Khalik Allah, Field Niggas, 2014, HD video, color, sound, 60 minutes.

Another fraternal team were represented at True/False—this was Bill and Turner Ross, then fresh from Sundance with their well-received Western. New Yorkers have since had a chance to see Western as part of New Directors/New Films, in which it has been included by a curious logic known only to that festival’s programmers, being as it is the Rosses’ third film, preceded by 45365 (2009) and Tchoupitoulas (2012), set respectively in their hometown of Sidney, Ohio, and New Orleans. Like the Rosses’ previous films, Western is a sort of ambient portrait of a place, in this case straddling the Rio Grande. The twin cities of Eagle Pass, Texas, and Piedras Negras, Mexico, have largely been spared the epidemic cartel violence which has afflicted other border towns, but Western documents the alienation of these longtime good neighbors through skittish, overcautious policy imposed by Washington. The Rosses’ intimate technique creates a mosaic of offhand impressions, details for which they have a marvelous eye, though the story is loosely tethered to two protagonists: Eagle Pass mayor Chad Foster, who speaks Spanish with a native fluency and steadfastly opposes federal closed-border policy, and Martin Wall, a doting father and profane cattleman whose business is in buying beef south of the border and bringing it north.

The central importance of characters to documentary is a point stressed by two new French films screened at the fest. The first, Claudine Bories and Patrice Chagnard’s rather audaciously titled Rules of the Game, concerns goings-on in a private HR firm subcontracted by the French government to find placement for the unemployed. The movie’s use of “chapter head” intertitles, with coy descriptions of the contents in the fashion of nineteenth-century novels, adds little, but it is blessed with the presence of a genuine star in the form of Lolita, a brusque, sullen teenager whose flagrant disregard for social niceties makes for ripping comedy. Ioanis Nuguet’s Spartacus & Cassandra likewise deals with recalcitrant outsiders being dragged kicking and screaming into the role of citizens of the French Republic, in this case an immigrant family of Romani. The eponymous adolescent siblings, through court order, are gradually separated from their parents—their father is a feckless alcoholic; their mother a madwoman with a regal, ruined face—placed in the care of a circus performer who lives a responsible, sanitized version of the Romani’s real hand-to-mouth bohemianism.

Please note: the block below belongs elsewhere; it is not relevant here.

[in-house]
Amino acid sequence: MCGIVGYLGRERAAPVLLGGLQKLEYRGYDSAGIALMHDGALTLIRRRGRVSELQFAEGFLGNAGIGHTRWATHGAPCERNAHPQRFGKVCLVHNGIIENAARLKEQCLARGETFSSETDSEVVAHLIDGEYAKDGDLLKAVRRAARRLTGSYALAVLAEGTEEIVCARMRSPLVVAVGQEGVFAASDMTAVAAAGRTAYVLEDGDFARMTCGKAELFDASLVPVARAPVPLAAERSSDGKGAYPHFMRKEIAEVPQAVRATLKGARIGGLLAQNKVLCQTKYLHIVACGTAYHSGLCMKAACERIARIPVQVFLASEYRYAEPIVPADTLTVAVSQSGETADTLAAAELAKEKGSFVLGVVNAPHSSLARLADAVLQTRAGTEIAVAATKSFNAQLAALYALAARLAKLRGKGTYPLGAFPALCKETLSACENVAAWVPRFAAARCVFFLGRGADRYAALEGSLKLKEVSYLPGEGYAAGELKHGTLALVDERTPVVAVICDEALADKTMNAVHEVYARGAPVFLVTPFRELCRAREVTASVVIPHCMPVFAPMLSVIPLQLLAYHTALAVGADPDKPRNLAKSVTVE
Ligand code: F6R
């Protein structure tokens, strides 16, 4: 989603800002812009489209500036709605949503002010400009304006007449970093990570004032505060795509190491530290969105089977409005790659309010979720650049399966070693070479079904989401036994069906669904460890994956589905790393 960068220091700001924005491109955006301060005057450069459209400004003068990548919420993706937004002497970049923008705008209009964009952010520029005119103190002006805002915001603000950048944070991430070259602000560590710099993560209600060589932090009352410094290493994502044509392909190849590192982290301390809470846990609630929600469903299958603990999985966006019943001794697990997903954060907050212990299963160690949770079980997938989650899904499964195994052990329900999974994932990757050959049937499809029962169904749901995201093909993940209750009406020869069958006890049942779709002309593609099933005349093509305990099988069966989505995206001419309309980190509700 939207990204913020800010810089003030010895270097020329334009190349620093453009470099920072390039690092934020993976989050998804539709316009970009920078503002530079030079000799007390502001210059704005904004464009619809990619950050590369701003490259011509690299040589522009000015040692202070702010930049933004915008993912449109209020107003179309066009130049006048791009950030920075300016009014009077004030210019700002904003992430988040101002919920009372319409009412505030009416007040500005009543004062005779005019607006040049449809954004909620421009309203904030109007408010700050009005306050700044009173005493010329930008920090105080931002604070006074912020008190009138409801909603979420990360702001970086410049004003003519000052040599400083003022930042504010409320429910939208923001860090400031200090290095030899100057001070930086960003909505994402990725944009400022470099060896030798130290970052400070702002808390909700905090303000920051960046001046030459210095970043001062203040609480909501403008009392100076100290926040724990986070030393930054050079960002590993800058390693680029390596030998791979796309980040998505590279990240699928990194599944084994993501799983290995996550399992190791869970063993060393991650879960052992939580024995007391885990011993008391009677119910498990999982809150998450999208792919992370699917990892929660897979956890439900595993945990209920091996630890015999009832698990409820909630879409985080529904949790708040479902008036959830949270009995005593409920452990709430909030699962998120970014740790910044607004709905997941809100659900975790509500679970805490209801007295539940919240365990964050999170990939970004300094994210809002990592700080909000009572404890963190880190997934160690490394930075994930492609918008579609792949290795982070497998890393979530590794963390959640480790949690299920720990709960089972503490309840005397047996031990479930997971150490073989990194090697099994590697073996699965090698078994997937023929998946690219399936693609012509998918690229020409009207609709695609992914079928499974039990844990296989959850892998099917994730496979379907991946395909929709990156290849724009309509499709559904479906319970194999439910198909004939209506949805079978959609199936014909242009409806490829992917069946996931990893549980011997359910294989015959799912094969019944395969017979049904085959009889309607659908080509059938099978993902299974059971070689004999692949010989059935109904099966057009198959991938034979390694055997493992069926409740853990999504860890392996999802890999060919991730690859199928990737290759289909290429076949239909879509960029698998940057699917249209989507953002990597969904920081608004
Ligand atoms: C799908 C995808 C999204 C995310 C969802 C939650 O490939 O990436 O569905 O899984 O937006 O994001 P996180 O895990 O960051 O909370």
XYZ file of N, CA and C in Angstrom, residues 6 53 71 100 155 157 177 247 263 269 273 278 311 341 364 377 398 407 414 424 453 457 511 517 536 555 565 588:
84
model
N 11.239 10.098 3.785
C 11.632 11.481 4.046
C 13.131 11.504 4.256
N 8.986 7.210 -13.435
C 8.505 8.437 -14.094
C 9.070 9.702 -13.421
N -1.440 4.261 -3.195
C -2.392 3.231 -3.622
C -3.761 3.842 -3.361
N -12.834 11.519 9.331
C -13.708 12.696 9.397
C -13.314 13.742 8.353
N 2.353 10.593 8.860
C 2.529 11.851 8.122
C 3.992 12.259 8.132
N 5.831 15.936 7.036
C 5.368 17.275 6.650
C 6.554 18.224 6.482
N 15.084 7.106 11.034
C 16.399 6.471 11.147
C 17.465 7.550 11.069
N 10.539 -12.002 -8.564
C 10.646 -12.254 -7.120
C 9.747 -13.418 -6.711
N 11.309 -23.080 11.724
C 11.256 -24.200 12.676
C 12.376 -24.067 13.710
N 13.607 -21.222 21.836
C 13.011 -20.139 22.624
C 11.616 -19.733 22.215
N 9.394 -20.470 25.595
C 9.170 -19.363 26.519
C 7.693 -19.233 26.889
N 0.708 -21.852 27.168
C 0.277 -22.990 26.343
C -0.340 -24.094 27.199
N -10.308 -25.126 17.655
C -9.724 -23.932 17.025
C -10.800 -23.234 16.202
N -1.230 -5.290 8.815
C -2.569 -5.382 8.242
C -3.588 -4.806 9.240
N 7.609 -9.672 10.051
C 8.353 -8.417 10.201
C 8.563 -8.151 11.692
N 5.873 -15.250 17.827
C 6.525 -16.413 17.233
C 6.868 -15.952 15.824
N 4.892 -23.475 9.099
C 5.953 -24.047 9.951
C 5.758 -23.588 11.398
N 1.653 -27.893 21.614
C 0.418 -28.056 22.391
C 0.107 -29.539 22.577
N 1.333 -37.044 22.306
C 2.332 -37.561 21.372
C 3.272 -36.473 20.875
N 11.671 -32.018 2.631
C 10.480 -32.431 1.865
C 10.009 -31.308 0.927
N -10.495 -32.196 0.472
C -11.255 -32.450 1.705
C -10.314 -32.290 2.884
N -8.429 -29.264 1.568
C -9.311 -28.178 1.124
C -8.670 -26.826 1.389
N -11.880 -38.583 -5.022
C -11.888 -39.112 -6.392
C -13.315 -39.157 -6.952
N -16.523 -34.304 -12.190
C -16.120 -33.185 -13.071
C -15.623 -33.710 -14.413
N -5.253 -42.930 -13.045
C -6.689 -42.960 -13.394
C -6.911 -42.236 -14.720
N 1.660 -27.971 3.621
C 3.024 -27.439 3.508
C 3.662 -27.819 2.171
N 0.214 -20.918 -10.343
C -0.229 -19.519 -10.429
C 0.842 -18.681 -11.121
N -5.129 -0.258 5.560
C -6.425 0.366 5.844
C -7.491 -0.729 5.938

In Lyric R. Cabral and David Felix Sutcliffe’s (T)ERROR, one can view another itinerant lifestyle heretofore hidden from cameras. The film is an “embedded” ride-along with Saeed Torres, an American Muslim and former Black Panther turned FBI antiterror informant, seen here attempting to collect damning evidence against a homegrown suspect in Pittsburgh—it’s a startling exposé of just how unglamorous, morally dicey, and frankly janky our domestic spy game is. Which leads me to the most undefinable and engrossing work that I encountered in Columbia this year, another mission-driven movie: Adirley Queirós’s White Out, Black In. (Set to play New York as part of Art of the Real.) A lo-fi sci-fi piece in which past and future overlap in the liminal zone of dystopian present-day Brasilia, Queirós’s film stars a handful of handicapped middle-aged men, self-sufficient and isolated, yet united by the common past that they share—a memory of the club scene of the mid-1980s, of its music and its dancing, and of the night whose scars they will bear forever, left crippled by a police raid. The survivors’ compulsion to relive their trauma isn’t a matter of self-pity but a crucial act of keeping historical memory alive, providing vital, damning testimony to help a visiting emissary from a tribunal in the far-flung future collect evidence to redress the past injustice. It’s a too-rare instance in which a filmmaker can be found using pop music cues not just to siphon the emotional effect of a song but to signal their function as vessels for collective cultural memory. Here, in this this film with a most fantastic premise, we find a compelling case for the historical necessity of the documentary project.